Cycle Helmets and The Law (UK)

Wearing a bicycle helmet is a precaution that many choose to ignore when going for a bike ride. Safety laws and regulations vary according to country, but the UK has not made any law regulating bicycle helmet safety. Despite the lack of current regulation, lobbyists and politicians are campaigning to have bicycle safety regulations implemented for the health and safety of the UK citizens. Evidence suggests that there are drastically different predictions on the implementation of these laws and the consequences that will result.

  • One published paper predicts that implementing laws compelling cyclists to wear helmets will increase premature fatality rates, while also reducing cycling levels.
  • Surveys from 1994 to 2008 show an increase in adult cyclist helmet wearing, without compelling laws. Almost 35% of cyclists in the UK now wear helmets, but the rate of helmet wearing by child cyclists has remained stagnant since 1994. 
  • A survey by the British Medical Journal showed that nearly 70% of respondents did not believe that cyclists in the UK should be compelled to wear helmets. 


The reason for the negative perception towards helmet laws in the UK is supported by staggering statistics. Bicycle helmets claim to prevent head injuries, but results have shown that as helmet use has increased, so has head injuries. There are no proven reasons for the surprise that helmet increase has correlated directly with increased injuries, but individuals claim a variety of explanations:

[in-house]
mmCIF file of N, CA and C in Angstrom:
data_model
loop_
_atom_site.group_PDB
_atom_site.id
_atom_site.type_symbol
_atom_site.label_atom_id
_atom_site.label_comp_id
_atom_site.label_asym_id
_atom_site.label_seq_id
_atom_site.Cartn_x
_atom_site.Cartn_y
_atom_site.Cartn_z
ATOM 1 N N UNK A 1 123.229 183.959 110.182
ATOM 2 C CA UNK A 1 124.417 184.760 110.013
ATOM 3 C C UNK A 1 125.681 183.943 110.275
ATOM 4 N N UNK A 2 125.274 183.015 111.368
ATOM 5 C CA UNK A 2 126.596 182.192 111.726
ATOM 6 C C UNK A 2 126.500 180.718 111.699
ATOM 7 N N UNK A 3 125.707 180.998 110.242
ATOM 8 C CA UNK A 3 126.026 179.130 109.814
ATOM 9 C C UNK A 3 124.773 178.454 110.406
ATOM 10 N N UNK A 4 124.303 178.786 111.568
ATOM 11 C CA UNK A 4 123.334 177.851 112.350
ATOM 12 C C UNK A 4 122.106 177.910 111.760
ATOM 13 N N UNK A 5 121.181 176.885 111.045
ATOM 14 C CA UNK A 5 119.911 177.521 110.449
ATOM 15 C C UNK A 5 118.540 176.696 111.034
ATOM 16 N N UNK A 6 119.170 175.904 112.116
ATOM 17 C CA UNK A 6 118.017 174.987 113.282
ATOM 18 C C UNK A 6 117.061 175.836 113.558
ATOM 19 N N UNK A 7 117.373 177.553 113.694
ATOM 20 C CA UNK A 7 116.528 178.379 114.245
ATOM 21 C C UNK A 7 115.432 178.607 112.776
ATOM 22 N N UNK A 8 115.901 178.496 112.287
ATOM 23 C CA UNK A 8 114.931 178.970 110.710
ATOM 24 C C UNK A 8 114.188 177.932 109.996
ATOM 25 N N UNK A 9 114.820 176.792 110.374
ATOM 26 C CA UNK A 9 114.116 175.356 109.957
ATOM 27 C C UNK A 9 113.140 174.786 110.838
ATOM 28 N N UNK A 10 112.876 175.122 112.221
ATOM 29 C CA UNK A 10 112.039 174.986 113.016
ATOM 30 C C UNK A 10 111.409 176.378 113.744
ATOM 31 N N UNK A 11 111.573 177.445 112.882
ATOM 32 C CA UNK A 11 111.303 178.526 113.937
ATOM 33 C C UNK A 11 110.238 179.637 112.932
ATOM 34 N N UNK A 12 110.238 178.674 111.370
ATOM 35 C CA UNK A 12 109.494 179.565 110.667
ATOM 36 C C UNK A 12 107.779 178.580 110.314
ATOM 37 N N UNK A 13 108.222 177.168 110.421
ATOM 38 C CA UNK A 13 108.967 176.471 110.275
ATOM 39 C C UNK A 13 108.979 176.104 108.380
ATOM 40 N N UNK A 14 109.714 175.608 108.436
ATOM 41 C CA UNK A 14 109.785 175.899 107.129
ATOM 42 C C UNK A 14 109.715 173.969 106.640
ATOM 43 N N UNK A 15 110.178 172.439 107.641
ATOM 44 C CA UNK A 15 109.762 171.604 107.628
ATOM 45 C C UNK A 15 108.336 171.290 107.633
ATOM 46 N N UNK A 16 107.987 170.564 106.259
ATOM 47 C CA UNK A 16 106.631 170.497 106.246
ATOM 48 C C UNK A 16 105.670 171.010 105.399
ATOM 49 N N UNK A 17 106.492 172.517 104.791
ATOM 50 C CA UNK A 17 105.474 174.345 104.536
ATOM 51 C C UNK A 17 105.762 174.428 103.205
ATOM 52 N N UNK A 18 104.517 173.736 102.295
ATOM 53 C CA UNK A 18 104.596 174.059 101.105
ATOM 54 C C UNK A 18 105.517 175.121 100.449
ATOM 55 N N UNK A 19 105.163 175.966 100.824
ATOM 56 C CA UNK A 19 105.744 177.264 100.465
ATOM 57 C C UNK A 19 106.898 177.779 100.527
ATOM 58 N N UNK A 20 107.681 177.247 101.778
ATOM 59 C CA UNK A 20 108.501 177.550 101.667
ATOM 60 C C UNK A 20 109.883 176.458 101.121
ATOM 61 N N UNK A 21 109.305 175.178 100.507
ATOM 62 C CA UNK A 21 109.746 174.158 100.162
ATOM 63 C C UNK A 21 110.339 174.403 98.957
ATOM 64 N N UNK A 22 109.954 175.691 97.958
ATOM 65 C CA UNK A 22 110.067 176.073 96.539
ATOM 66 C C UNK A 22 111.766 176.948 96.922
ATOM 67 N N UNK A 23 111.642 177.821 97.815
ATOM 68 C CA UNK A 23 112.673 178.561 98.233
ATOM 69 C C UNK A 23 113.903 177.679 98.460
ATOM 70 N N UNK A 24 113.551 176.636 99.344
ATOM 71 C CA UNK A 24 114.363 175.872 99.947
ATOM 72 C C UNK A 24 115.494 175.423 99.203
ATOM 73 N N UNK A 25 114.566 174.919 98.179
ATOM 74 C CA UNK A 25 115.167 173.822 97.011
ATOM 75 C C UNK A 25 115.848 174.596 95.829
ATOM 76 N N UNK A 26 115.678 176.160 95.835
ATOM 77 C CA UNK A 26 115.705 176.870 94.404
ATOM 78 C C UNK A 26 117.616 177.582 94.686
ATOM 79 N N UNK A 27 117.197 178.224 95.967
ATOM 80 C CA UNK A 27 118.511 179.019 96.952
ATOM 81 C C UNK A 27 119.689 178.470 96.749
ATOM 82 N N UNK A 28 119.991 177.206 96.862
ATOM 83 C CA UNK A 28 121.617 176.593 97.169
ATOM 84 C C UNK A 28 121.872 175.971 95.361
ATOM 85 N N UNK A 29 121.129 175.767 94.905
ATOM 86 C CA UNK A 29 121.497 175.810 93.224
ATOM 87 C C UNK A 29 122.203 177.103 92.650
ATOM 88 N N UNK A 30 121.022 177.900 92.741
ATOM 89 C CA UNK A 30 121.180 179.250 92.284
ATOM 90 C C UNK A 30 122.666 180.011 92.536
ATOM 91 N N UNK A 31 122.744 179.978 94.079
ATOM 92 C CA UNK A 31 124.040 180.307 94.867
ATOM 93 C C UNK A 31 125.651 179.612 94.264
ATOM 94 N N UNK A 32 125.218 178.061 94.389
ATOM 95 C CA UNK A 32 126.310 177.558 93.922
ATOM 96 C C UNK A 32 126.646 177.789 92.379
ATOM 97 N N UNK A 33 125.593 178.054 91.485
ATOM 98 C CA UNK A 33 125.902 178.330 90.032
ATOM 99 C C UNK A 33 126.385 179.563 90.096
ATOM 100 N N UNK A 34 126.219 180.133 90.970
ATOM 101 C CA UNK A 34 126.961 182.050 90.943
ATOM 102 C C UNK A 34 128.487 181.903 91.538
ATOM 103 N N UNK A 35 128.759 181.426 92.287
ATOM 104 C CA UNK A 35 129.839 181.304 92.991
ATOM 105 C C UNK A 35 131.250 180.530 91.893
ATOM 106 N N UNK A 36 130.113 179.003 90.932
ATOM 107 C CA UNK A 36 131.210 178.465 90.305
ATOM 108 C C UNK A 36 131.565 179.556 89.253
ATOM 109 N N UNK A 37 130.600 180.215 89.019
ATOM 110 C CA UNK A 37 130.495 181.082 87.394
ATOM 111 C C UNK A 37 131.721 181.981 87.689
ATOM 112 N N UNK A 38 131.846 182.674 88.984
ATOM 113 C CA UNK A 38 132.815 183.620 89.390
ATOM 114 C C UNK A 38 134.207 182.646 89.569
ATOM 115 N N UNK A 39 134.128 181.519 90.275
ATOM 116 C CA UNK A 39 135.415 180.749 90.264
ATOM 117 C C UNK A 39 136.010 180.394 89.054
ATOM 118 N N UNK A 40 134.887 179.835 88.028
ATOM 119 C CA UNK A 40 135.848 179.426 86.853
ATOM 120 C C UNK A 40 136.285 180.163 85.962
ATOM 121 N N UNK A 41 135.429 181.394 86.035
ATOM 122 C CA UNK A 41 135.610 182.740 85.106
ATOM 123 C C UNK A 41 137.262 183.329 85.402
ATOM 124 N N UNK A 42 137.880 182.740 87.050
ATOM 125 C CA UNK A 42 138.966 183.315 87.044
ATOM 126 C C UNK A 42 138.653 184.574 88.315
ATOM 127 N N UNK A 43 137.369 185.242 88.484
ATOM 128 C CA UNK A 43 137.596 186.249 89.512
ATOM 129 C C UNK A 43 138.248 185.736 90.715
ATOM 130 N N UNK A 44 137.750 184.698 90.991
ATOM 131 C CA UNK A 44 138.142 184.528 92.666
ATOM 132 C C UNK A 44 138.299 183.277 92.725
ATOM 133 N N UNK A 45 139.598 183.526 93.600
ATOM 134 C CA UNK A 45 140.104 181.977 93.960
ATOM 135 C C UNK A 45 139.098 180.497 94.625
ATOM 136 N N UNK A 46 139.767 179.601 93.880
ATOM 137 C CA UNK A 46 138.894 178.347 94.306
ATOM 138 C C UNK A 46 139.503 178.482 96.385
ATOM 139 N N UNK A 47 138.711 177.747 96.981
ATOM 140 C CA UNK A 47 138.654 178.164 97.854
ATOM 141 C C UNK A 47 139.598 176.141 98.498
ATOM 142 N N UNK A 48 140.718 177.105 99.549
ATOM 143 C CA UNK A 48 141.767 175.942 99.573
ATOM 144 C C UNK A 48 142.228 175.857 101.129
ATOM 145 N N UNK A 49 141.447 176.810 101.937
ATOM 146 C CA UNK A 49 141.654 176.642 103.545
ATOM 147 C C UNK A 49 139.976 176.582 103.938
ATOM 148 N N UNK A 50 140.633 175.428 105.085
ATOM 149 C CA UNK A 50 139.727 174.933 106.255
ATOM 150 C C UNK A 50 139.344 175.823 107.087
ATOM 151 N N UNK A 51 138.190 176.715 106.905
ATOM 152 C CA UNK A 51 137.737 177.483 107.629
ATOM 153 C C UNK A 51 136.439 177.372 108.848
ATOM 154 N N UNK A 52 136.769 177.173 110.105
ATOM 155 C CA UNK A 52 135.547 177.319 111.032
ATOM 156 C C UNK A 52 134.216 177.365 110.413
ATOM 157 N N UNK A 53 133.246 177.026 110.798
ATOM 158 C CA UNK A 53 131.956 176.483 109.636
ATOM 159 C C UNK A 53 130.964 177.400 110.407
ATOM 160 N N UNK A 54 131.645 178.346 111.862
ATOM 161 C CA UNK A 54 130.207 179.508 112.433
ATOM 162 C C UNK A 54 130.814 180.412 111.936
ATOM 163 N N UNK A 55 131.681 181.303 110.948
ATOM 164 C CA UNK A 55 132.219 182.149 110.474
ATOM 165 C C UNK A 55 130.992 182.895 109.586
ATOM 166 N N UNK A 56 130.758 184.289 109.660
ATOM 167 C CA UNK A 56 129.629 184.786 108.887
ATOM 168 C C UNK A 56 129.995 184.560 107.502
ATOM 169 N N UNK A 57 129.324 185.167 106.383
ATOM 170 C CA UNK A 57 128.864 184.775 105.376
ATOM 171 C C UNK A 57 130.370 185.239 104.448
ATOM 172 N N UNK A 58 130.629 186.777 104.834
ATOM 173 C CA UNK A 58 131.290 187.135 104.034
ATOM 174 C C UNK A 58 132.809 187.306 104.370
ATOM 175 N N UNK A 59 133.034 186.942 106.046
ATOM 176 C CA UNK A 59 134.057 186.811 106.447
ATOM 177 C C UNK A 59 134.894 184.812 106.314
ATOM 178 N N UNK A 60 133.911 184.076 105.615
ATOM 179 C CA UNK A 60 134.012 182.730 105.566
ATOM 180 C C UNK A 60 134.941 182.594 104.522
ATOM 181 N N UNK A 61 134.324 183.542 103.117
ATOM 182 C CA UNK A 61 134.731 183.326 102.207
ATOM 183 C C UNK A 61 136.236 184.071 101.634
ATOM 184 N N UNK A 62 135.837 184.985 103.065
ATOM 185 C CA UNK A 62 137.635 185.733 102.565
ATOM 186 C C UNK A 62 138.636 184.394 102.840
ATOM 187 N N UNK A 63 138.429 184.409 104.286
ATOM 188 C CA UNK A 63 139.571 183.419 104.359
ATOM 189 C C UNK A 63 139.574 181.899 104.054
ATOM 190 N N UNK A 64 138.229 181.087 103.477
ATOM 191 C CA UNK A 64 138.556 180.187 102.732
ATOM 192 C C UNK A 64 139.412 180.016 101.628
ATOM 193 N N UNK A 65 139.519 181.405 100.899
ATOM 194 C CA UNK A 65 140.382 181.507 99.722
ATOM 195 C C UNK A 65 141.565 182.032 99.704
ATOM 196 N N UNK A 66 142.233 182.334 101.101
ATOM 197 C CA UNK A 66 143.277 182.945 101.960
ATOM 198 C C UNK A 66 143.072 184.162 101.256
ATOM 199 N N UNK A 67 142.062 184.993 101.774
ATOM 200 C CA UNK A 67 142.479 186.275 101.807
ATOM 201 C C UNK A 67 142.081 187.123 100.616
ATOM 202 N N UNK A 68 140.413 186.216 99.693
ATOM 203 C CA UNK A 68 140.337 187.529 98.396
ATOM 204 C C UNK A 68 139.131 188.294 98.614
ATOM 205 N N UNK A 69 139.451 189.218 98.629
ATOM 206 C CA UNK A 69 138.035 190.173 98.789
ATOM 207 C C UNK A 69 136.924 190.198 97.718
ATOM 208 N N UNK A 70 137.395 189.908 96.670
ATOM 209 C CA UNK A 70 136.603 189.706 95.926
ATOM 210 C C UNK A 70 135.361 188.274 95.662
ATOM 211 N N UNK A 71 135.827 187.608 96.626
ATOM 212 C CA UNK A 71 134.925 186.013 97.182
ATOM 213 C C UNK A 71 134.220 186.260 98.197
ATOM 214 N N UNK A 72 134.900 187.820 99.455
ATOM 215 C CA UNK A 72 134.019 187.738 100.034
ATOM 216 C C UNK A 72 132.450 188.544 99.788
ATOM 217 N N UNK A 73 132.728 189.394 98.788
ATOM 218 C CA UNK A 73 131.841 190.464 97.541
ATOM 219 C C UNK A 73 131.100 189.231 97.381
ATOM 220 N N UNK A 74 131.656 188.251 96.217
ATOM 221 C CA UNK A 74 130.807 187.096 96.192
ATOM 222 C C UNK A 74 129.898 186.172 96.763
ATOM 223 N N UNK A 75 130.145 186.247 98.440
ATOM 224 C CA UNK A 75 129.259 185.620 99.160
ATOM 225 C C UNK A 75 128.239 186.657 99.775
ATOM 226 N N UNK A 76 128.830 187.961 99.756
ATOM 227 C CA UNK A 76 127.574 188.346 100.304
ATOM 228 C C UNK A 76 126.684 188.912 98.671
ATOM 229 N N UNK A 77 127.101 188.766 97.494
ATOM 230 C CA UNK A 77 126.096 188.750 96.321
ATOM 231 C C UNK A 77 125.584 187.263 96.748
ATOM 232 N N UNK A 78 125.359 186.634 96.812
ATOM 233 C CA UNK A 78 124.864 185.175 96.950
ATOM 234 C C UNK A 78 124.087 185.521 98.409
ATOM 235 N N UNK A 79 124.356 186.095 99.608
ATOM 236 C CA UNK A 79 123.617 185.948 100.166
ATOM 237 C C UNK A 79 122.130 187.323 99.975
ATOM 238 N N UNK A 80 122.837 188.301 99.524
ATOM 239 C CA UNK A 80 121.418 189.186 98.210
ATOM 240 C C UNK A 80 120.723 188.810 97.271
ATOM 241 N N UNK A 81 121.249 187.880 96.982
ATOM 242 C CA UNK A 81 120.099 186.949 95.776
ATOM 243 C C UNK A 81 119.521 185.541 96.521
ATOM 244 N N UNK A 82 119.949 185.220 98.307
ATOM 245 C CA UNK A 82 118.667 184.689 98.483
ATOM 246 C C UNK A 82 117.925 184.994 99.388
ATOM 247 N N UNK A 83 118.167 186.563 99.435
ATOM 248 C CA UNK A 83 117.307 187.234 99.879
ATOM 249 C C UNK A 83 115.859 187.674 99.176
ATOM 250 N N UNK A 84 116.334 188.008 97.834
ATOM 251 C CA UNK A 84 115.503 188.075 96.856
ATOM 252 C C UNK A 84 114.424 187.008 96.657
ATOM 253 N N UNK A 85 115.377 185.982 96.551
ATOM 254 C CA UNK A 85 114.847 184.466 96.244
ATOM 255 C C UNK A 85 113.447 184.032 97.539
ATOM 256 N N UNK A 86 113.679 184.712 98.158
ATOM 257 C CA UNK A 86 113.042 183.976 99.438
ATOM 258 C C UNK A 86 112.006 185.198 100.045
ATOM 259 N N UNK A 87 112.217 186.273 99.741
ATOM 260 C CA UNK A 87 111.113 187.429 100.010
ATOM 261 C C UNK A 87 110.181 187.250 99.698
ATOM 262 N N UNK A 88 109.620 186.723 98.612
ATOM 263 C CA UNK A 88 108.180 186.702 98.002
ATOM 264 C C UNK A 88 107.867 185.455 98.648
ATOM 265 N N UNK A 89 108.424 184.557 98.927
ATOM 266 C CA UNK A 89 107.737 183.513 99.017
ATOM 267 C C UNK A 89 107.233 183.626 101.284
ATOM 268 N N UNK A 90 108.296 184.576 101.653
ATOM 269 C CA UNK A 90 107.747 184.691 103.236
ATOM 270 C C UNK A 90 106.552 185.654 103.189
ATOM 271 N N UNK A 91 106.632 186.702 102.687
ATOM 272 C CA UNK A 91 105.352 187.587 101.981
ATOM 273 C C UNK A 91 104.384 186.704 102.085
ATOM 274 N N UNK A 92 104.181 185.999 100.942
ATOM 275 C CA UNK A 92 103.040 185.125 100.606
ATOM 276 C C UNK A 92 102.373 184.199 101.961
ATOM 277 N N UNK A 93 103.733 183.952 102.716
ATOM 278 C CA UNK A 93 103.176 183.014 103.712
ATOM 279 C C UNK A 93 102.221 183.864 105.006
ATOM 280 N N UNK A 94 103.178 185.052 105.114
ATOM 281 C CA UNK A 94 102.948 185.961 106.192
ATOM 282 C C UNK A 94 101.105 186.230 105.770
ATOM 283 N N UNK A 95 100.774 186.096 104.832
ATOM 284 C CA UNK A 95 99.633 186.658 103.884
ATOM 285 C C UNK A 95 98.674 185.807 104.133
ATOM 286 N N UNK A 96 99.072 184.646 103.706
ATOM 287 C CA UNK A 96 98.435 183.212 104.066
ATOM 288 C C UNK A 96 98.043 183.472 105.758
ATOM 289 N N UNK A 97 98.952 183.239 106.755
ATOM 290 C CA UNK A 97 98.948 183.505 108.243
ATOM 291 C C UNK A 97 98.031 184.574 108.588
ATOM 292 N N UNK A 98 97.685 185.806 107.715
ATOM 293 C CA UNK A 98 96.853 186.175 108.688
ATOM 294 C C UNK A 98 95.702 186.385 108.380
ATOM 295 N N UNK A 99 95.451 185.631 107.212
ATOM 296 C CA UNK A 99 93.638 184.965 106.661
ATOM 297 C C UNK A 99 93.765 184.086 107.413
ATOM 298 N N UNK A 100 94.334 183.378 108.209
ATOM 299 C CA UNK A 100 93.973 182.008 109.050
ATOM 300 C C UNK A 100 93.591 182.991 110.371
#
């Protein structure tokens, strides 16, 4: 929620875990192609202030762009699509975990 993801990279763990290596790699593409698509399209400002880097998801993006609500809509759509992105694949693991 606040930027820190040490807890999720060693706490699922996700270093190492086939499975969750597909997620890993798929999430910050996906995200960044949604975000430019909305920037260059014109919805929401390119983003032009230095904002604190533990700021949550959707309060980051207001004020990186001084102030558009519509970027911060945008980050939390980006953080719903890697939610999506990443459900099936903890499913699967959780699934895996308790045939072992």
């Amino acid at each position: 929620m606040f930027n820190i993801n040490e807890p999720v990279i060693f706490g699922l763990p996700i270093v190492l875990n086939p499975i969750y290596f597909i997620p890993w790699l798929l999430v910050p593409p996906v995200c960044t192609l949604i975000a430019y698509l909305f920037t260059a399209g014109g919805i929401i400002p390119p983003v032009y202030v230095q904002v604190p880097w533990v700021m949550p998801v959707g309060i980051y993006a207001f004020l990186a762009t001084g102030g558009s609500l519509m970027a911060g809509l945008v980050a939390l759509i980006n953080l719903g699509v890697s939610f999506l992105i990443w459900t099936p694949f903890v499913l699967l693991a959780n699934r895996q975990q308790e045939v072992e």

• Wearing a helmet makes cyclists feel more protected, sub-consciously motivating them to go faster, or perform more hazardously.
  • The unnatural element of having a helmet strapped to your head can feel uncomfortable, resulting in accidents.
  • Helmets can sometimes slip or move atop one’s head, requiring the rider to sacrifice a hand from balancing to fix the loose article. 


The UK’s national cyclist’s organization claims that, “The more cyclists there are, the safer cycling becomes". If UK laws compel cyclists to wear a helmet, than it is predicted that the cycling levels will fall, meaning that conditions will become more dangerous. There are a number of reasons why increasing the number of cyclists will increase safety.

  • A greater number of cyclists means that they are easier to spot by motorists. Drivers will be more aware of them and able to make better decisions to ensure their safety.
  • Higher numbers of cyclists will give more reason for cities to improve infrastructure to support cycling. Improved road signs, paths, and regulations will increase safety conditions for everyone.


Although there are currently no laws regulating helmet wearing in the UK, it is safe to assume that the debate for future laws will continue.